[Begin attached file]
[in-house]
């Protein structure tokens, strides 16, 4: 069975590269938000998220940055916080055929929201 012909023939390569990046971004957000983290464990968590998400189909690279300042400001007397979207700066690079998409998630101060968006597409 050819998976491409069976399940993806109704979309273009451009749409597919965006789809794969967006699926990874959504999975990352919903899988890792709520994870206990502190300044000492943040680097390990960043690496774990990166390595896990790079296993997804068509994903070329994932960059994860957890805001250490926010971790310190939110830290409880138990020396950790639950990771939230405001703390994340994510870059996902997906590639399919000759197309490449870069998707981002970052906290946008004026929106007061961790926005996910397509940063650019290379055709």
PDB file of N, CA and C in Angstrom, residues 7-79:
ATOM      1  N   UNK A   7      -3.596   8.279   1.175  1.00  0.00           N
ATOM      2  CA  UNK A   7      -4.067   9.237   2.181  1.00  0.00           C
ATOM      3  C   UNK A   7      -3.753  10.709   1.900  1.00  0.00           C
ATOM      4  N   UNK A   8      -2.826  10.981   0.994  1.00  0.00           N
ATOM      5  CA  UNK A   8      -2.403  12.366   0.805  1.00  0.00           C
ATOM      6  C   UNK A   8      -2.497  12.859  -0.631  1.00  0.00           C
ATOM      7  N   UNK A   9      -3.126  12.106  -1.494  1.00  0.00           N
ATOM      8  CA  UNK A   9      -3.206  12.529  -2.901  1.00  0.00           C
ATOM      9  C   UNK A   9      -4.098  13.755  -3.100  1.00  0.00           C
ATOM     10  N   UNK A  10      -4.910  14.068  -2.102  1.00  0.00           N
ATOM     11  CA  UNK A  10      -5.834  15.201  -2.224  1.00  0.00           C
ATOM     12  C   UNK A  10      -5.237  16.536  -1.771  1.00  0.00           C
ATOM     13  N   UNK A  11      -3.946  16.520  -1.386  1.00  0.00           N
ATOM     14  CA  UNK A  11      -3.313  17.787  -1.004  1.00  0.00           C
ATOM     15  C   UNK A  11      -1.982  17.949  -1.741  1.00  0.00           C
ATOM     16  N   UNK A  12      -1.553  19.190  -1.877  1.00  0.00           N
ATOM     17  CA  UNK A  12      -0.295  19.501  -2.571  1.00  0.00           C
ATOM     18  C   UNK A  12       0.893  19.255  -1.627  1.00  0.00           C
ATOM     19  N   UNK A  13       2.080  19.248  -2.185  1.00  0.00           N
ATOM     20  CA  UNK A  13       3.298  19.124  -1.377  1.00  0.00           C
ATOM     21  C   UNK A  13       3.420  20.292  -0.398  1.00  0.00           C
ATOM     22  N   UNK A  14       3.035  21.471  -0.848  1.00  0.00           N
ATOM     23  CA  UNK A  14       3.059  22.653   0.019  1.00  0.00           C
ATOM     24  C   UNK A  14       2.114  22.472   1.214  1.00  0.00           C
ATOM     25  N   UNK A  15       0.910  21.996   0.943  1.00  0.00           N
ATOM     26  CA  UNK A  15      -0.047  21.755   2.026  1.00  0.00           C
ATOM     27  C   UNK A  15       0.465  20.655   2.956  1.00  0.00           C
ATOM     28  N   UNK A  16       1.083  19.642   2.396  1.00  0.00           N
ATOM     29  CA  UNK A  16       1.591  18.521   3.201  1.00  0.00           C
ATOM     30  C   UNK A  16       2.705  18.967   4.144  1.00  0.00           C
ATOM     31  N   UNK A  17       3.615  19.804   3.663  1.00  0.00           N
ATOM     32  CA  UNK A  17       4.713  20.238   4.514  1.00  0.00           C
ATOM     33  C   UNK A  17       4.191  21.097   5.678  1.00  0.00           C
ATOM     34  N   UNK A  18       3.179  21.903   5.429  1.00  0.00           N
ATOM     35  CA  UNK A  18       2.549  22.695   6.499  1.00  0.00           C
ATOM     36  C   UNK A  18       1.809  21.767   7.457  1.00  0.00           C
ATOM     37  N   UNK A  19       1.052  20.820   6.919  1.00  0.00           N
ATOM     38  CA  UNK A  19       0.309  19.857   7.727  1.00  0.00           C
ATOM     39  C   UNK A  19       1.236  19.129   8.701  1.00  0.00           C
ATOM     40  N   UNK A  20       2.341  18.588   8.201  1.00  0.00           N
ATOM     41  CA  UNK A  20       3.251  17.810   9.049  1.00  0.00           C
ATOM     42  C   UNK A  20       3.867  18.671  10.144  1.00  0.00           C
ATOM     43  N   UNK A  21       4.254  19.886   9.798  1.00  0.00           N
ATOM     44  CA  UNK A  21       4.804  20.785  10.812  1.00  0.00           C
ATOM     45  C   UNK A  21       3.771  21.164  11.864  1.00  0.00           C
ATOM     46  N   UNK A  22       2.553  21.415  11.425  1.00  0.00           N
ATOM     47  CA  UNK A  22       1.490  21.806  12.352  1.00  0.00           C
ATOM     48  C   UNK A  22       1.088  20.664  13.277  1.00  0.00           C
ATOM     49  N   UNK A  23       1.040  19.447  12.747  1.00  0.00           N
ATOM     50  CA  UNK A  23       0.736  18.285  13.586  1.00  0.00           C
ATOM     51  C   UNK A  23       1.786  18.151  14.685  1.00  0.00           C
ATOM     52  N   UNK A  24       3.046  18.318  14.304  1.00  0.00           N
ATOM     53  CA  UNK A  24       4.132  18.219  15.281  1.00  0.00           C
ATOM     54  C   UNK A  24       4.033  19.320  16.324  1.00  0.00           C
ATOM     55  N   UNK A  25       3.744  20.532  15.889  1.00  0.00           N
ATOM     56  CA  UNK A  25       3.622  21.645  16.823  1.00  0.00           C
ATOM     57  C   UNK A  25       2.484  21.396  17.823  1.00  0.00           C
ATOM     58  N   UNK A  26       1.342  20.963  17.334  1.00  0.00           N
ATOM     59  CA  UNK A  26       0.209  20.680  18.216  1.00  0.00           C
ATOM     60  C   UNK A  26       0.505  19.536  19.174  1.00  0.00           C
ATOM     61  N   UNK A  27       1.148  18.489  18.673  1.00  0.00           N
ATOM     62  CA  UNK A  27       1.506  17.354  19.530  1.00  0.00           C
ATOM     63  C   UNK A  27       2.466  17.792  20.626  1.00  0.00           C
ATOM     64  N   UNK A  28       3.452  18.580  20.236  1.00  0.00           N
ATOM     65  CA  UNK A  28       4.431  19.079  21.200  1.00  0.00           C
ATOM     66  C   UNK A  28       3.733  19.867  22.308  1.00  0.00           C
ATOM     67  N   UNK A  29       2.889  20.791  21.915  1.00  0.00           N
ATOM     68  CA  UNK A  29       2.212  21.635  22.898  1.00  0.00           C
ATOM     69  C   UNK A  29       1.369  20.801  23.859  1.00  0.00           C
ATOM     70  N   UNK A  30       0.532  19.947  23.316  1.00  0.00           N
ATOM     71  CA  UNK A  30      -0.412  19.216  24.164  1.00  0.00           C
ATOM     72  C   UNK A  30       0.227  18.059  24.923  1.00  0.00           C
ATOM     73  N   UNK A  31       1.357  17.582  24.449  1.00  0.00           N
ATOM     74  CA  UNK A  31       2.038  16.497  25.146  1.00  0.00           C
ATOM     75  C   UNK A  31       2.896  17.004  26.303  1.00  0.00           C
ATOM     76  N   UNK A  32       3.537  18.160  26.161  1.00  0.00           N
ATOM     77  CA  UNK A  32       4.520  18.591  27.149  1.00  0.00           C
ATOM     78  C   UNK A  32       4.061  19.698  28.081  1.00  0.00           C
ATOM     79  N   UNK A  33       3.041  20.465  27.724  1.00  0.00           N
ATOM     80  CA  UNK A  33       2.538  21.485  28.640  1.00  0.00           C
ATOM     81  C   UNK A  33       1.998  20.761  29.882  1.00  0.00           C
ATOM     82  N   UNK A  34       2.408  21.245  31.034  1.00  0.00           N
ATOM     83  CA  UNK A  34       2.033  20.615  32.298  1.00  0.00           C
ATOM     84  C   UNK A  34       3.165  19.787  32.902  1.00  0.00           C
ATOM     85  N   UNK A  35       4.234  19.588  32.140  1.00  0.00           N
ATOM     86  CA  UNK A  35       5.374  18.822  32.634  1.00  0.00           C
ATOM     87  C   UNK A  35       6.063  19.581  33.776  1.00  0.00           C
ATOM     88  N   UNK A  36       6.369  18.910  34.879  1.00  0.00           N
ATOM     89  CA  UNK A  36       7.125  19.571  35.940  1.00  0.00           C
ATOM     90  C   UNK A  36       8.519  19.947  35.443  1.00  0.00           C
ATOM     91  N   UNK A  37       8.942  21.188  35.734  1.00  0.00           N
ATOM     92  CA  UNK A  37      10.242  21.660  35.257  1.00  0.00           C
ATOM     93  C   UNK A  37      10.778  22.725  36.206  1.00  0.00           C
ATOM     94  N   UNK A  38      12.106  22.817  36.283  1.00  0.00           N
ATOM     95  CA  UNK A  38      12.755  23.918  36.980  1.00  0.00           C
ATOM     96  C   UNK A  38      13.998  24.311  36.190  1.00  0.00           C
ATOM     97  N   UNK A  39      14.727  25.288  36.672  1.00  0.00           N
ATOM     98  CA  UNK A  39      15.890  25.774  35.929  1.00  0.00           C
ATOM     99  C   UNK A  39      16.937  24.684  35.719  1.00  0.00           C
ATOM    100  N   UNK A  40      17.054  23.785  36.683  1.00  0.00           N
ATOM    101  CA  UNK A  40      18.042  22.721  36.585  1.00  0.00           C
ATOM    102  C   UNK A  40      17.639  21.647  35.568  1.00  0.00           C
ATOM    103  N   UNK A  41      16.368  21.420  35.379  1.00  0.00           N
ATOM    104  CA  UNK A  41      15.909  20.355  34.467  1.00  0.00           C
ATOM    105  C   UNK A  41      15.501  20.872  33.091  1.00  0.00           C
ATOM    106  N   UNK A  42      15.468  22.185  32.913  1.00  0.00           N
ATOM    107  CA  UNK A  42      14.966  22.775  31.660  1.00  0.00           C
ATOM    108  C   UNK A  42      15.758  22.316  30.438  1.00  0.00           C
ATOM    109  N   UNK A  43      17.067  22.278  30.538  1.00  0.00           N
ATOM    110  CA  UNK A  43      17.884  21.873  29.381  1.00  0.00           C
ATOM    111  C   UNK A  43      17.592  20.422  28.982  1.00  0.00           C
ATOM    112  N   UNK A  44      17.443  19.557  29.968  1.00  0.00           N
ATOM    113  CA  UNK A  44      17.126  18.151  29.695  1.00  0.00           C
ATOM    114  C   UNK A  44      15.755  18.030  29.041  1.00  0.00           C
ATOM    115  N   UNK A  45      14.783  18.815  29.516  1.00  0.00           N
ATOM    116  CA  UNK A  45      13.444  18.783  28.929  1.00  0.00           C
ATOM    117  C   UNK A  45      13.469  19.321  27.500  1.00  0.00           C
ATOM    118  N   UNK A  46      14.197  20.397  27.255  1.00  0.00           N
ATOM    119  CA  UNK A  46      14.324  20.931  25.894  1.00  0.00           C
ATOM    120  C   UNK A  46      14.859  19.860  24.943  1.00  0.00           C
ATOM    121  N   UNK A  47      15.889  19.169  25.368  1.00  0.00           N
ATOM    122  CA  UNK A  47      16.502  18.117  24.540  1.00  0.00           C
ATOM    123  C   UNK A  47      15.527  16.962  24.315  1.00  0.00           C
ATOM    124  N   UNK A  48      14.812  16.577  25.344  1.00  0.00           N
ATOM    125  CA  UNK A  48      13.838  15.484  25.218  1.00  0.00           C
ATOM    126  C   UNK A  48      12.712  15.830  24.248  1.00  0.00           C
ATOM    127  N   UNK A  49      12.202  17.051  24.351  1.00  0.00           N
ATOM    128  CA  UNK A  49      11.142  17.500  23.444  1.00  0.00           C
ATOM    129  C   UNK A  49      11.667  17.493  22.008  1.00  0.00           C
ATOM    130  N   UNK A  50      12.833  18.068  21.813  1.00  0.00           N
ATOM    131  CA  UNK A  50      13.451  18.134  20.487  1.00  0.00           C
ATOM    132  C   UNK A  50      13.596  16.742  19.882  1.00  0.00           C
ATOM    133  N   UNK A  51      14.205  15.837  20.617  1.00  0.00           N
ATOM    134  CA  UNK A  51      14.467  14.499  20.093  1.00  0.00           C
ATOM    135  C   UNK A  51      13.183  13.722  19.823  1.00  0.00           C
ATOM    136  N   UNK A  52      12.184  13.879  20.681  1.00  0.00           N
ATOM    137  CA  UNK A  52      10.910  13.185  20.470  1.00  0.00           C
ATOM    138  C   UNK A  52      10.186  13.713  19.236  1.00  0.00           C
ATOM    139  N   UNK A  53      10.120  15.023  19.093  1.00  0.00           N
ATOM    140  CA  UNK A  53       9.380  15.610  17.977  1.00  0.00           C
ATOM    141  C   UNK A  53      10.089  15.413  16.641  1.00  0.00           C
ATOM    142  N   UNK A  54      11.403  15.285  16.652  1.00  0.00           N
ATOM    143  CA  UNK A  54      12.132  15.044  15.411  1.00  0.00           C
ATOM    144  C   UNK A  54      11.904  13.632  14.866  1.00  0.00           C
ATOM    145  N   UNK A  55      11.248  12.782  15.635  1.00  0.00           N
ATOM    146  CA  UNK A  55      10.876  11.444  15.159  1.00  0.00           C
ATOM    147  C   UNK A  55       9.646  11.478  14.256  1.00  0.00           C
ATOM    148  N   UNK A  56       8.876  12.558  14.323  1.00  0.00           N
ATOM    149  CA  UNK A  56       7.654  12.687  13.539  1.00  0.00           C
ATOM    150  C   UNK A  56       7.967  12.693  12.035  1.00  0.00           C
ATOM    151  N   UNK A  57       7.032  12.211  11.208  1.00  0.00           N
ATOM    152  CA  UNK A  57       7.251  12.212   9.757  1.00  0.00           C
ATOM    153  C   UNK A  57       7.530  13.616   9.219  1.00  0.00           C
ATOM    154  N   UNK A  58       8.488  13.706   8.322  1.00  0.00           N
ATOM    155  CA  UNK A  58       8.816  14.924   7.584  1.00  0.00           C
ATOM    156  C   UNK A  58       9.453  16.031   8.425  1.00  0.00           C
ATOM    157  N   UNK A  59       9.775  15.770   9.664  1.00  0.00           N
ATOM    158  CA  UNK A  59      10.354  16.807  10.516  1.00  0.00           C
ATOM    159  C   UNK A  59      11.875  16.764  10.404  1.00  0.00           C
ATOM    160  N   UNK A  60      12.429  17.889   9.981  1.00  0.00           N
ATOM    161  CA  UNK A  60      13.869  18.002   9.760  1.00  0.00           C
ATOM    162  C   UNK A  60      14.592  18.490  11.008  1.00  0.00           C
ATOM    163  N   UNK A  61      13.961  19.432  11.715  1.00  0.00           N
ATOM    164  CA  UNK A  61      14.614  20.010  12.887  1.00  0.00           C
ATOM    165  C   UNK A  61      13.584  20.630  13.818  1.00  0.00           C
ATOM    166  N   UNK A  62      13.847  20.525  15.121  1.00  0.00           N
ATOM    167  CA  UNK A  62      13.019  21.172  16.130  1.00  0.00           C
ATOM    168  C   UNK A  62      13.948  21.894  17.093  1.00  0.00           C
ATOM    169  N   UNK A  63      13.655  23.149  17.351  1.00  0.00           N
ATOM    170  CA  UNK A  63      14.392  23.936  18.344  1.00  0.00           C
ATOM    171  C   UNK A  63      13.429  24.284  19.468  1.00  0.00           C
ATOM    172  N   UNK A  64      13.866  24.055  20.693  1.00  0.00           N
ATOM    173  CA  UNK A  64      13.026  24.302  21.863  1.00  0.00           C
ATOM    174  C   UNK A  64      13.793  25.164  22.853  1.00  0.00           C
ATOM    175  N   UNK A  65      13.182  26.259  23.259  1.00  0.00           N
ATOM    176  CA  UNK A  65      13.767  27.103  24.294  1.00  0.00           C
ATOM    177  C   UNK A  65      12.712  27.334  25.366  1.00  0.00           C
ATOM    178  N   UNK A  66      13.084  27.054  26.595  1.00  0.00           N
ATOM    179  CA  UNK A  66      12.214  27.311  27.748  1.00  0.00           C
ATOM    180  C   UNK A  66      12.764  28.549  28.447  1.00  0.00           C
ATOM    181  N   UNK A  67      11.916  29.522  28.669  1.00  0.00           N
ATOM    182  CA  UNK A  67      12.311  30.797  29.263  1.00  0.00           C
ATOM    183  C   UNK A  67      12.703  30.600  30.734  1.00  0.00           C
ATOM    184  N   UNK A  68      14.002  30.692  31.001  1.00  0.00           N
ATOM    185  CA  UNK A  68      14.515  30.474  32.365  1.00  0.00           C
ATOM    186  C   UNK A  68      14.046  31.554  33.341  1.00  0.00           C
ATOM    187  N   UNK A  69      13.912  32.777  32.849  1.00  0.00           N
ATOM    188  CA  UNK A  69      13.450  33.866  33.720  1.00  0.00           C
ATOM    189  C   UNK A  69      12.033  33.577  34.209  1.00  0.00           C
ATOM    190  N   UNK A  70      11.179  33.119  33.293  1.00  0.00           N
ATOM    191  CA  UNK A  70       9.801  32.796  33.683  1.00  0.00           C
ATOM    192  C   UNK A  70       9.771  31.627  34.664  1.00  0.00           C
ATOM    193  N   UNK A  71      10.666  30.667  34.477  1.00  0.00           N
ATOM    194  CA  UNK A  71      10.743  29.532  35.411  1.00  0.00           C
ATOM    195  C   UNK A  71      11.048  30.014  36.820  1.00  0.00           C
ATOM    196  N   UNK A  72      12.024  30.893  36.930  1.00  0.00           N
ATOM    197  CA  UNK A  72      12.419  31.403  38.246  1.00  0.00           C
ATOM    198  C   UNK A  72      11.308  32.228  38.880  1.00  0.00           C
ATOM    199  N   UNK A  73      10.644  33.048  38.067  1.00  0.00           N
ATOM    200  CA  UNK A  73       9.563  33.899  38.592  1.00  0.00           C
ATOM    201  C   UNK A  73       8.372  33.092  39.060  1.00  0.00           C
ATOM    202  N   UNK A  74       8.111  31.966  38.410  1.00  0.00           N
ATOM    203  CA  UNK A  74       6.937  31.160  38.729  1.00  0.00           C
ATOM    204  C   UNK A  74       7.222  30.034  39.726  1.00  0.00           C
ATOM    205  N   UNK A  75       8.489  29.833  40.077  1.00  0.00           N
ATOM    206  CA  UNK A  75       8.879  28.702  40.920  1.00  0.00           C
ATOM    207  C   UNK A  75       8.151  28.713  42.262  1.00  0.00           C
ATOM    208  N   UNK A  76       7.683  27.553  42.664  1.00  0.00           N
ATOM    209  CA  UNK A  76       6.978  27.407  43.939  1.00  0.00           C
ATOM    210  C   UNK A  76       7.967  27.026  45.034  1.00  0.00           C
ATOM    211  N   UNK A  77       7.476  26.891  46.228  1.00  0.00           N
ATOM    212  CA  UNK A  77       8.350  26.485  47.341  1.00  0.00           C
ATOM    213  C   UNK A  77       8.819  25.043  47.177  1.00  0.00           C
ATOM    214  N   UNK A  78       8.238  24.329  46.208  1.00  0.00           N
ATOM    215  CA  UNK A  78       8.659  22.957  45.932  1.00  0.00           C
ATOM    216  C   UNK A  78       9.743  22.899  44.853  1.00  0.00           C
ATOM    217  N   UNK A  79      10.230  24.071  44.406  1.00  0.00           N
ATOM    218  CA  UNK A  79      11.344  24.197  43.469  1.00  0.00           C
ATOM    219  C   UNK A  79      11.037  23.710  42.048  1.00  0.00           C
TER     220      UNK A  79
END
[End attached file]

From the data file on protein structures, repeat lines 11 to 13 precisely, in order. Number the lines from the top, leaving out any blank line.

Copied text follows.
ATOM      8  CA  UNK A   9      -3.206  12.529  -2.901  1.00  0.00           C
ATOM      9  C   UNK A   9      -4.098  13.755  -3.100  1.00  0.00           C
ATOM     10  N   UNK A  10      -4.910  14.068  -2.102  1.00  0.00           N